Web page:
Hurricane Florence appears to be aiming for North Carolina, according to forecasters Monday night, with much of South Carolina possibly escaping the brunt of this powerful storm.
But National Hurricane Center specialist Eric Blake warned that damaging hurricane-force winds, life-threatening storm surge and freshwater flooding are likely along at least portions of South Carolina.
Mark Malsick, the severe weather liaison for the S.C. Climate Office, said the Charleston area could see winds near tropical storm strength of 40 mph and several inches of rain, with worse conditions farther north.
The hurricane had strengthened to Hurricane Hugo-like 140 mph winds capable of catastrophic damage. Blake said it could reach Category 5 strength of winds 156 mph or more by Tuesday, before weakening somewhat as it nears landfall Thursday.
Computer model runs began to key on a landfall near Wilmington, N.C. The southern edge of the area of potential landfall was moved to the north of Charleston and the northern edge to the Outer Banks of North Carolina.
"While the intensity forecast shows some weakening of the maximum winds near landfall, the wind field is expected to grow with time, which increases the storm surge and inland wind threats," Blake said. "The bottom line is that there is high confidence that Florence will be a large and extremely dangerous hurricane, regardless of its exact intensity."
The National Weather Service office in Charleston continued to caution that a hurricane landfall near the city is possible.
Weather Service meteorologists predicted 1 to 4 inches of rain from the storm in the Charleston area, with more rain to the north. The rain should begin Thursday afternoon.
The worst of the flooding rain is expected to fall in North Carolina, said Weather Service meteorologist Emily McGraw.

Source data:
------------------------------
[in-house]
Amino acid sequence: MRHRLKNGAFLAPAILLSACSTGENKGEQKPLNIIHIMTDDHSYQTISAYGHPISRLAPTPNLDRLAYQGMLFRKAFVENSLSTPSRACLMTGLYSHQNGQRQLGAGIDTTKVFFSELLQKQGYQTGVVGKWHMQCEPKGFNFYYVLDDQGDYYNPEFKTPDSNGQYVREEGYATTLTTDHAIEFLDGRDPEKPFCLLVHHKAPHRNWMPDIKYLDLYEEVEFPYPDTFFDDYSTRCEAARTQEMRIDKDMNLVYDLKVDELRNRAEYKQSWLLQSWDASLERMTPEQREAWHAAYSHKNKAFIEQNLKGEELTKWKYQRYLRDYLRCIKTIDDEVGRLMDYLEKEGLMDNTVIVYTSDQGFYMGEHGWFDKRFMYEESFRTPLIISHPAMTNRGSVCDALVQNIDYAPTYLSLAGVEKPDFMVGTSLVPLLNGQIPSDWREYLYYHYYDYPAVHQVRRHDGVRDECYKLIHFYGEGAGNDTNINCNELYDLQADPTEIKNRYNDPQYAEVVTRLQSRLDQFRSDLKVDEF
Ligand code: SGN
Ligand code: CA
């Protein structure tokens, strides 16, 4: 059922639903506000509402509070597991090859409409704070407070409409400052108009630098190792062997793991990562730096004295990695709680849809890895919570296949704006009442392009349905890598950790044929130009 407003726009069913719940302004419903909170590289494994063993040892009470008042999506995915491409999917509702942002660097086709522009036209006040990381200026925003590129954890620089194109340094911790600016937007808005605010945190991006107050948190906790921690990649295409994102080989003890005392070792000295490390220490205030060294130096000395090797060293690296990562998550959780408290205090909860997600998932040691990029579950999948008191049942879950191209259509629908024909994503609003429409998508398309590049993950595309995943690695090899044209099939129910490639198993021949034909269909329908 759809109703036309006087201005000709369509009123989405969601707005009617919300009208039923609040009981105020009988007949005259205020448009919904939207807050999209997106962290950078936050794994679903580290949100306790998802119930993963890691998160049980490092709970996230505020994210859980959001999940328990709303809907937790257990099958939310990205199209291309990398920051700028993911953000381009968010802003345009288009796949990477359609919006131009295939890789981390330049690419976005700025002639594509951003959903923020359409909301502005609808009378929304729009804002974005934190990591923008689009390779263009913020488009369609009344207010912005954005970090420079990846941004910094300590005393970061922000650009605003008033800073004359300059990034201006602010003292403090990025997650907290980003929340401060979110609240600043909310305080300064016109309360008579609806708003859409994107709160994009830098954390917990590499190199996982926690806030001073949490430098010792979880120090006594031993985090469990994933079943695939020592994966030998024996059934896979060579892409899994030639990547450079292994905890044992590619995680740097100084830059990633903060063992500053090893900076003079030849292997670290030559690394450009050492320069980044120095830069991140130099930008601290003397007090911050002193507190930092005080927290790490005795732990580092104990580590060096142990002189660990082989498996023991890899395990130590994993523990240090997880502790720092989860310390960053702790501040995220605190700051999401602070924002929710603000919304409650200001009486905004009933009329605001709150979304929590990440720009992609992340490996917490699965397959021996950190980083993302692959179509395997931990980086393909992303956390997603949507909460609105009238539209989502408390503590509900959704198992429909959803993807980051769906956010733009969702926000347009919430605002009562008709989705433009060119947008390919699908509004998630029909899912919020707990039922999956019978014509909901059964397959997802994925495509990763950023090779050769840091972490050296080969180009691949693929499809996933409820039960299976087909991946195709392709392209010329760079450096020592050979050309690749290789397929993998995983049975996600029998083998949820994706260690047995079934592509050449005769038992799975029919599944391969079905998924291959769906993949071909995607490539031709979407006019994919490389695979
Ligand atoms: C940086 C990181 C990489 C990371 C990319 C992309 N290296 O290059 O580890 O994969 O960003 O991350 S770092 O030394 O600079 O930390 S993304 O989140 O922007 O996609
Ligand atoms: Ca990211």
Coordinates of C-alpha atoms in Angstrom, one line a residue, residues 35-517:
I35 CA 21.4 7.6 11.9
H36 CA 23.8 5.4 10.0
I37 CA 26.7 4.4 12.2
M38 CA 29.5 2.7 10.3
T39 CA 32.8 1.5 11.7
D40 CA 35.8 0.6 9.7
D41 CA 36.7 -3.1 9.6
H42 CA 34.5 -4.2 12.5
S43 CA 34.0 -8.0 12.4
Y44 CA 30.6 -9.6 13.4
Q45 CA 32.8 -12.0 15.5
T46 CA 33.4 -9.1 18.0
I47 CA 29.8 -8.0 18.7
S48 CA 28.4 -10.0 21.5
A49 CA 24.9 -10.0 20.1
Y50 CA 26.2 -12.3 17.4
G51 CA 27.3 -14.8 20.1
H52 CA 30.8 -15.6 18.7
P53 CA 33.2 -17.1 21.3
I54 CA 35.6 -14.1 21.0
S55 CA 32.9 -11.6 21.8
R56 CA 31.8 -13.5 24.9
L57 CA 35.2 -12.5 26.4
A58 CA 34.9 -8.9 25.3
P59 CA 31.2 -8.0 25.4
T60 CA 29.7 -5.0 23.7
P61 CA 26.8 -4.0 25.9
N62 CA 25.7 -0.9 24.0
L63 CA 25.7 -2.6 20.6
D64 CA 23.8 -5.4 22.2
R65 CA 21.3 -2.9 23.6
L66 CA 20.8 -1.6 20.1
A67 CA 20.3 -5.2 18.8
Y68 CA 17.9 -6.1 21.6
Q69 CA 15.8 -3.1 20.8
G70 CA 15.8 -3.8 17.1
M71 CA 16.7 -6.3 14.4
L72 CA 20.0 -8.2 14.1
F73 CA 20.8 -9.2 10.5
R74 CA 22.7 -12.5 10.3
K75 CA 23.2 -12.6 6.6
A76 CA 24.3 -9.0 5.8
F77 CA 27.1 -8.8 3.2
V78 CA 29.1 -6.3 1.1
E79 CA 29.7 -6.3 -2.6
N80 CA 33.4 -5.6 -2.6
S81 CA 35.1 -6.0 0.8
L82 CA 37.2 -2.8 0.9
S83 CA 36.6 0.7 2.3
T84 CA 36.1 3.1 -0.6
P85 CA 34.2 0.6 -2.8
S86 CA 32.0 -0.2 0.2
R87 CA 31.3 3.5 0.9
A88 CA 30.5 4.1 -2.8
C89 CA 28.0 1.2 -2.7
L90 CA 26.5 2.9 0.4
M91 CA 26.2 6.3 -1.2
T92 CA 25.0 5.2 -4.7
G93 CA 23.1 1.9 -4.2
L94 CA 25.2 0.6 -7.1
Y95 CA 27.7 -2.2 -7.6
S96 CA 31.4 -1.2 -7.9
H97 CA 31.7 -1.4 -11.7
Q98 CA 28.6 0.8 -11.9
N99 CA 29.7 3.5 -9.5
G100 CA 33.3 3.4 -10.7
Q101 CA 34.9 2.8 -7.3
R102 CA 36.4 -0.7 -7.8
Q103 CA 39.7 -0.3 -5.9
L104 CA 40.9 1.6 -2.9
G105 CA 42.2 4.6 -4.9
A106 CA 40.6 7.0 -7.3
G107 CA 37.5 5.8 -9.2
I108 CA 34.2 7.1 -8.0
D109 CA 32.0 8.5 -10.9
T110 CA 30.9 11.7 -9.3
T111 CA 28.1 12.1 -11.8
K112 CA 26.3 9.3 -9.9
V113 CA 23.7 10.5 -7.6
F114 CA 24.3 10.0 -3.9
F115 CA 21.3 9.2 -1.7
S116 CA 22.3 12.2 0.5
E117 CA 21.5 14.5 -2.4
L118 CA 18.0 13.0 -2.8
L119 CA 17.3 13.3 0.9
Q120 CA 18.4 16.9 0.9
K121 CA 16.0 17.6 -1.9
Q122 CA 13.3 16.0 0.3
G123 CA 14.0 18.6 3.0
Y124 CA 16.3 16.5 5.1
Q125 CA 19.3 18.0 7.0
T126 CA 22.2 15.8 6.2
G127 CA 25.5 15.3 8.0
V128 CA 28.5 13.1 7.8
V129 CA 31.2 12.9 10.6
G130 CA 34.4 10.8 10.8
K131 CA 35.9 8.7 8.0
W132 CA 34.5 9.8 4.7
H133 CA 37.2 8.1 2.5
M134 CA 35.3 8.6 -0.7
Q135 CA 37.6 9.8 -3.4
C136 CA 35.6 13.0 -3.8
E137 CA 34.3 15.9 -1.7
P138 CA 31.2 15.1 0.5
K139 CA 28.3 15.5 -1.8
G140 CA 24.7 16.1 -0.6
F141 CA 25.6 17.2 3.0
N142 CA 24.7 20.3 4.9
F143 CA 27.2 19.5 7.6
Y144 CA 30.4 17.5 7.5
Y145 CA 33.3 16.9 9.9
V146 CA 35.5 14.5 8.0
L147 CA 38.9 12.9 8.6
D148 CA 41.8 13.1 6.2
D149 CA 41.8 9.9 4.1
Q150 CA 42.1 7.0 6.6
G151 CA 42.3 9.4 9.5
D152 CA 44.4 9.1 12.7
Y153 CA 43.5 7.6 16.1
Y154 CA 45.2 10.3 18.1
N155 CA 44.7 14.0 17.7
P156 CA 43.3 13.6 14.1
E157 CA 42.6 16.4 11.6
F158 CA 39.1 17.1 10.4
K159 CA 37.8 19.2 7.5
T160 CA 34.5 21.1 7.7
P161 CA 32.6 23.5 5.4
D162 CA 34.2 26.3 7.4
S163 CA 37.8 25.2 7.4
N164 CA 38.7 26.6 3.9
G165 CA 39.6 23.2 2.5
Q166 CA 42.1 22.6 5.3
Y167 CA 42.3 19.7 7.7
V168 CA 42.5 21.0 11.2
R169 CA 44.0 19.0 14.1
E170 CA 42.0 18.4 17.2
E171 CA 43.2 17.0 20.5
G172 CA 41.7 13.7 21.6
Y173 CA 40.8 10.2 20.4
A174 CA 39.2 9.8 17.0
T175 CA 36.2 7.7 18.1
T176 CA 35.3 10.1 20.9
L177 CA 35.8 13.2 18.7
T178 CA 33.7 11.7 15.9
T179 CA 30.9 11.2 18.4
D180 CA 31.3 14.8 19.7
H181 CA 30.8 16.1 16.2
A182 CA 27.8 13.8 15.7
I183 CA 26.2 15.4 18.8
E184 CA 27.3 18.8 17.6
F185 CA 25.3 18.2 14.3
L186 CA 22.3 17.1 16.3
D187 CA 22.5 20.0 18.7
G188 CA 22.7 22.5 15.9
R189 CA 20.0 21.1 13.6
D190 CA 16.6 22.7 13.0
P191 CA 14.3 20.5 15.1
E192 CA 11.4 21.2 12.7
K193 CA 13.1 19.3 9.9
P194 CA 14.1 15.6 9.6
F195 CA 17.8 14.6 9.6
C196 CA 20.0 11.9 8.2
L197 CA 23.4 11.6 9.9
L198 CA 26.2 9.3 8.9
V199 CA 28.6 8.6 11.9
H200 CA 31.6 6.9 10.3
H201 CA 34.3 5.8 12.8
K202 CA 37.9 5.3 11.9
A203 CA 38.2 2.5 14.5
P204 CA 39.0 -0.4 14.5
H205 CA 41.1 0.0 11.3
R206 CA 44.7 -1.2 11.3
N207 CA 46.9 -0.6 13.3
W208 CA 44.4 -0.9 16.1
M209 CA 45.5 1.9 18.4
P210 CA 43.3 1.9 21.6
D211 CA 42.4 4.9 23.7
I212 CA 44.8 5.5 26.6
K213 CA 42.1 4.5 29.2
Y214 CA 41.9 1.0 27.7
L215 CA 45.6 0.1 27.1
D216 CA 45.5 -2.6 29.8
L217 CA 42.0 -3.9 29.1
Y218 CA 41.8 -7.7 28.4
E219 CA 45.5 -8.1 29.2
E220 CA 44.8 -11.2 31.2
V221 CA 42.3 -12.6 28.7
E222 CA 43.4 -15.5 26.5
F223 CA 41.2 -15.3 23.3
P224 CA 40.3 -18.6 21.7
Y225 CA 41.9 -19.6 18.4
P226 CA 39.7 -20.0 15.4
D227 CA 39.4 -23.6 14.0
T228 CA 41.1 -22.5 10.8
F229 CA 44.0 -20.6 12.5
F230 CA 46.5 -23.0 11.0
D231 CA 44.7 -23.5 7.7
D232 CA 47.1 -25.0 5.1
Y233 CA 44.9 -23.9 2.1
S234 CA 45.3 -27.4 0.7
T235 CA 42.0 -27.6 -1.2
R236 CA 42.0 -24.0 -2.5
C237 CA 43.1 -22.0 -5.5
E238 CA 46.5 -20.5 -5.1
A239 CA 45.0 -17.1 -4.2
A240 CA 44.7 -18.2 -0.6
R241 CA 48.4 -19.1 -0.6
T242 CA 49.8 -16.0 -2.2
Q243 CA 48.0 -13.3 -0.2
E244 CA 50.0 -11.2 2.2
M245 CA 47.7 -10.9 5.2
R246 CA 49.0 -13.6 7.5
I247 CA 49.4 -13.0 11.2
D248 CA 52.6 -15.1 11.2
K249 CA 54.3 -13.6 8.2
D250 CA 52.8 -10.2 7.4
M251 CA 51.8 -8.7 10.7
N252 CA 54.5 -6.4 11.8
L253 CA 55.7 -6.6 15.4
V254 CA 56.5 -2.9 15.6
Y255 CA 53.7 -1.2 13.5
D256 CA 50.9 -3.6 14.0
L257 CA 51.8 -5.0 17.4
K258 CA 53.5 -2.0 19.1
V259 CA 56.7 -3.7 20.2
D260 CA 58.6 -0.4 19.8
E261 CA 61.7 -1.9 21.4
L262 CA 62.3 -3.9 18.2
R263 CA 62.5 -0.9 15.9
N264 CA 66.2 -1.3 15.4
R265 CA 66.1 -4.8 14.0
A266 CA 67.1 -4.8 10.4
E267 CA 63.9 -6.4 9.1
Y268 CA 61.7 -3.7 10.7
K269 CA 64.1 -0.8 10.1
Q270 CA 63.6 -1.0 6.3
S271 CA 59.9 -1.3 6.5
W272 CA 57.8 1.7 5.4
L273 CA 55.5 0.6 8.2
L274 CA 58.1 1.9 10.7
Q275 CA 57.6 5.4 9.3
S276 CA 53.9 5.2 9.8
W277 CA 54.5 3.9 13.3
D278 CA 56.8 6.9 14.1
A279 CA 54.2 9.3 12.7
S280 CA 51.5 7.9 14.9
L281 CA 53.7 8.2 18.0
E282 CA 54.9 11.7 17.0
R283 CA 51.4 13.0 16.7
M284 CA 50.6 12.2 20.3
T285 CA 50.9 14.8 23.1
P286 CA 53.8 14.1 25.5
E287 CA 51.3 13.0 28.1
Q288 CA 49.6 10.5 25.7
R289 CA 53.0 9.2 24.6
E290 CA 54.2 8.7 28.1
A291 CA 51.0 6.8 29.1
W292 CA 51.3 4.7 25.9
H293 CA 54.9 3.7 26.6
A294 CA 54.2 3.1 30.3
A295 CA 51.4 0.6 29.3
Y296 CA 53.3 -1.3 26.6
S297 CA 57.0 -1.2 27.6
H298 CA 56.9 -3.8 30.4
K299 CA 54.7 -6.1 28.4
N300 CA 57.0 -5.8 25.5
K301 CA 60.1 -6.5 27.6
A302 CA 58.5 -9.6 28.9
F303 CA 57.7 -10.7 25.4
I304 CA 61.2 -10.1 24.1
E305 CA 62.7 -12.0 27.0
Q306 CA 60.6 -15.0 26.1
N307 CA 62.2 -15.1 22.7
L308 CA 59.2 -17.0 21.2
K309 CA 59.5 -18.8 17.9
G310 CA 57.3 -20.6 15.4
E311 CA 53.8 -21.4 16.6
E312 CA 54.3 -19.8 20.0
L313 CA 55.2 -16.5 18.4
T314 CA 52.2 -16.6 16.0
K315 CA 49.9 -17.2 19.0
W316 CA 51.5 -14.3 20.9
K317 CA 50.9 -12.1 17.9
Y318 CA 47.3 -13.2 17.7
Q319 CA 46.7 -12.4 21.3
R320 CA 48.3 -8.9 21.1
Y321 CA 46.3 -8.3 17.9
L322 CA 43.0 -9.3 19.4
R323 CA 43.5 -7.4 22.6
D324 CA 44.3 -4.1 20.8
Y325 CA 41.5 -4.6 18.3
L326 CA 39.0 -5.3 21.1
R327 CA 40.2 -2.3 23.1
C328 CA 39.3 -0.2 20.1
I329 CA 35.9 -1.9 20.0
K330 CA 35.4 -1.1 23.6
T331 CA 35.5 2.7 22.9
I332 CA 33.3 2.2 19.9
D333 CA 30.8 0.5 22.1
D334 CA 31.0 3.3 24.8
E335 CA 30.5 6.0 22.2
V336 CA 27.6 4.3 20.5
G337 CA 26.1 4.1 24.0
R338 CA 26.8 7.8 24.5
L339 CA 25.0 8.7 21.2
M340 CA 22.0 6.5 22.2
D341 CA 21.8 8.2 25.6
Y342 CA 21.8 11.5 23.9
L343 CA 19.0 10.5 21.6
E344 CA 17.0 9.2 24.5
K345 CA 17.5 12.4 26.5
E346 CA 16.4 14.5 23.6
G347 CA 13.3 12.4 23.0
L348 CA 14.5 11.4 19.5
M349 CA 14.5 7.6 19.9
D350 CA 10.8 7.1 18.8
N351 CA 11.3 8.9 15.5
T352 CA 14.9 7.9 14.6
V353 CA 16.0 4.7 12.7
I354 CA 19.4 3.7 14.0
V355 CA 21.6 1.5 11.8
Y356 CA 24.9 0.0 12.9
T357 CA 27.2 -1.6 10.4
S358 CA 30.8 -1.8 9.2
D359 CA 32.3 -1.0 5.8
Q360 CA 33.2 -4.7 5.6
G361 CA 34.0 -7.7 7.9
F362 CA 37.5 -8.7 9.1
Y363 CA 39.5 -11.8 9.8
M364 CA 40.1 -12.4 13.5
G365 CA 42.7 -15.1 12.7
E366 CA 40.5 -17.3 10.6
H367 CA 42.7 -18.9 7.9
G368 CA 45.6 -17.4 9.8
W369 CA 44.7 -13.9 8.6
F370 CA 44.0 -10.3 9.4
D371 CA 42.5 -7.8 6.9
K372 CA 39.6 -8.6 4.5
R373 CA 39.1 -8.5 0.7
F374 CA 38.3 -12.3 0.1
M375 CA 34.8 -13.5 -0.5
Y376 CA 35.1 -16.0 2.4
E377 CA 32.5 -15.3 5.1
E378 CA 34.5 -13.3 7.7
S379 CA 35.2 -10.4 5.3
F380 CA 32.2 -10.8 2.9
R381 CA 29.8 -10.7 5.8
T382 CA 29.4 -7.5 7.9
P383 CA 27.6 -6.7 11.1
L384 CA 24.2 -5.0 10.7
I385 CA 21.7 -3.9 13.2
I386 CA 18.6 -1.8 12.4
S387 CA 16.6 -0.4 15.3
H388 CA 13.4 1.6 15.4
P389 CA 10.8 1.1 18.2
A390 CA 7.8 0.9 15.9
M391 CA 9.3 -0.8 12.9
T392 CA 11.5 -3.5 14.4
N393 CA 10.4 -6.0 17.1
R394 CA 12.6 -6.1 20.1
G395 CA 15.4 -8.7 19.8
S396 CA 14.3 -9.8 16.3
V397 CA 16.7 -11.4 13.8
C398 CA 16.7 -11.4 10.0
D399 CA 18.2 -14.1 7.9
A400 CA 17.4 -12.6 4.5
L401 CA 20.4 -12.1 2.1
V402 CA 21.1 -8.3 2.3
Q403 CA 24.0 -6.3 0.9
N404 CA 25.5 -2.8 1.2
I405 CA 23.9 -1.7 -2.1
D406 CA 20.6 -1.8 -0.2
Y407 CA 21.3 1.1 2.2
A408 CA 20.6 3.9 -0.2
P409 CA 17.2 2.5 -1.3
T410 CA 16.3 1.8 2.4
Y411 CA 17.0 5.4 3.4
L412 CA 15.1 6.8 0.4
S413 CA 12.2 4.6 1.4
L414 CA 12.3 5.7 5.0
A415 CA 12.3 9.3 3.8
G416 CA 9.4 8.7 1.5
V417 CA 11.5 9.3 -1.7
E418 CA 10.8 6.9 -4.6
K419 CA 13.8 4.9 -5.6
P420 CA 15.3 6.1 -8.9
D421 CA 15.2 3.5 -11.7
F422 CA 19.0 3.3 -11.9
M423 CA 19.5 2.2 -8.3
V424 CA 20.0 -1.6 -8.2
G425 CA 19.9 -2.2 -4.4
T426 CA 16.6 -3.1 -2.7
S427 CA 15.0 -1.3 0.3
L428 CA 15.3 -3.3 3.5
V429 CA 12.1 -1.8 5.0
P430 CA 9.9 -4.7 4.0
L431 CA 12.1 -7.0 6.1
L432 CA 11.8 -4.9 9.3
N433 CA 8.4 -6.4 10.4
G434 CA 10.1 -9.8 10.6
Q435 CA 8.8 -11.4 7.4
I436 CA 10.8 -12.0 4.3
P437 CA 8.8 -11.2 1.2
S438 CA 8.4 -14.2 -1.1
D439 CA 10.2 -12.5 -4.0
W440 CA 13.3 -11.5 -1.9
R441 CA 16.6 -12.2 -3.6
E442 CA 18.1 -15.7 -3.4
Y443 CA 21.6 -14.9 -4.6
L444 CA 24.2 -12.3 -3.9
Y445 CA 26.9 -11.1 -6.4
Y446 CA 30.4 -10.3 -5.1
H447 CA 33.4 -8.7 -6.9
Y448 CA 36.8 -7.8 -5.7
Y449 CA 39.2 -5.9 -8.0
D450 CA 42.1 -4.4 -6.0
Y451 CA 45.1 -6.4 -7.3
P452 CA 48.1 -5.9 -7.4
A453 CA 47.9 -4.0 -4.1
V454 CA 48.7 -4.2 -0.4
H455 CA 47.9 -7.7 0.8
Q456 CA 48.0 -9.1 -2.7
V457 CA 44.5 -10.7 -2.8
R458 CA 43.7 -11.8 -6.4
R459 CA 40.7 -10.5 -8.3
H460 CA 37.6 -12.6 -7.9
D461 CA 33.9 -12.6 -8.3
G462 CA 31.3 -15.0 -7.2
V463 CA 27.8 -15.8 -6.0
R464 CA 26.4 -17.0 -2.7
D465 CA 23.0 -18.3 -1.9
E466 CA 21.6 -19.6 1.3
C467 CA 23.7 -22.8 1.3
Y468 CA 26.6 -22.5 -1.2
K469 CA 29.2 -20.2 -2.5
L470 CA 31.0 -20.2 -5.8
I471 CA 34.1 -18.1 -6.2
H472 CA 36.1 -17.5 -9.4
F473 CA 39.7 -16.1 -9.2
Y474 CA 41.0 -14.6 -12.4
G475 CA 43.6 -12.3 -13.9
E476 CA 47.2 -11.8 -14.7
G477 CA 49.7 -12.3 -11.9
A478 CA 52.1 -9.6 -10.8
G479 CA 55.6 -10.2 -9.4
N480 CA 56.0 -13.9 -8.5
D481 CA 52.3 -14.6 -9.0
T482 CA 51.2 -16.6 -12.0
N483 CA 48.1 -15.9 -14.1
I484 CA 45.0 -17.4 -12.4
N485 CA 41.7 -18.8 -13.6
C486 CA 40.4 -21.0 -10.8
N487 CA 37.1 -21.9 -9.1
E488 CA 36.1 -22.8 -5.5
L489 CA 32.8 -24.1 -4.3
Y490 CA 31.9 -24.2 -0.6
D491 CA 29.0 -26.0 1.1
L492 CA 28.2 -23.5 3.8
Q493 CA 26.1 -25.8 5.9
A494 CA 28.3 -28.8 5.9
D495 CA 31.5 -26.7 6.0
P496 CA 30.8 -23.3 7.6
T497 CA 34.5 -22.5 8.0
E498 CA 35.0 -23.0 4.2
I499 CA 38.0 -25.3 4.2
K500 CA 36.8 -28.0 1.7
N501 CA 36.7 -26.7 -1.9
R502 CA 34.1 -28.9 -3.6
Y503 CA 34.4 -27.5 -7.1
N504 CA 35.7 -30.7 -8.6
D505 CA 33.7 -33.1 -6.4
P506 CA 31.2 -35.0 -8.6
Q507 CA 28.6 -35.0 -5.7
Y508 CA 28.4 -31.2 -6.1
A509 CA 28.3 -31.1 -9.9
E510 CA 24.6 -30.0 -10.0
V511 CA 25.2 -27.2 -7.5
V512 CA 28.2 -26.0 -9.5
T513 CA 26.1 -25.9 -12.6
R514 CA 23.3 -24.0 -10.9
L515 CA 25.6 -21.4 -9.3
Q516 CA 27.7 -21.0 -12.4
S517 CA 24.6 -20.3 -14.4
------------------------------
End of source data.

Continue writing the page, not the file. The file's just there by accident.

But "any kind of shift in the (Hurricane Center forecast) track could bring those (flood) totals farther south," she said.
Dangerous rip current and coastal flooding advisories have been issued and will continue for the next few days, McGraw said. Impacts of the storm could well be felt far from the center of the storm, including the possibility of tornadoes.
The overall size of Florence is shaping up to spin hurricane or tropical force winds over a span bigger than Hugo, which covered an area about as large as the state of South Carolina, said Charleston-based meteorologist Shea Gibson, with the private company WeatherFlow.
11 AM Major Hurricane #Florence: It is important not to focus on the exact forecast track as average NHC errors at days 4 and 5 are about 140 and 180 n mi, respectively, and dangerous hazards will extend well away from the center. Details: https://t.co/WPvqzSaeVq #gawx #chswx pic.twitter.com/7m3JdNMxbr— NWS Charleston, SC (@NWSCharlestonSC) September 10, 2018
The forecast shift in the storm path came after Gov. Henry McMaster issued an evacuation order for the South Carolina coast effective noon Tuesday, along with school closings and interstate lane reversals.
At a press conference, Charleston area officials urged residents to heed the evacuation order, noting that law enforcement and emergency workers will not respond to calls for service when winds reach 39 mph or greater.
Charleston County Council Chairman Vic Rawl encouraged residents to consider the devastation caused by Hurricane Hugo.
“If you live on the beach and don’t evacuate, you’re basically inviting suicide,” he said. “The bottom line is it’s up to the citizens to take some responsibility for their own health and well-being.”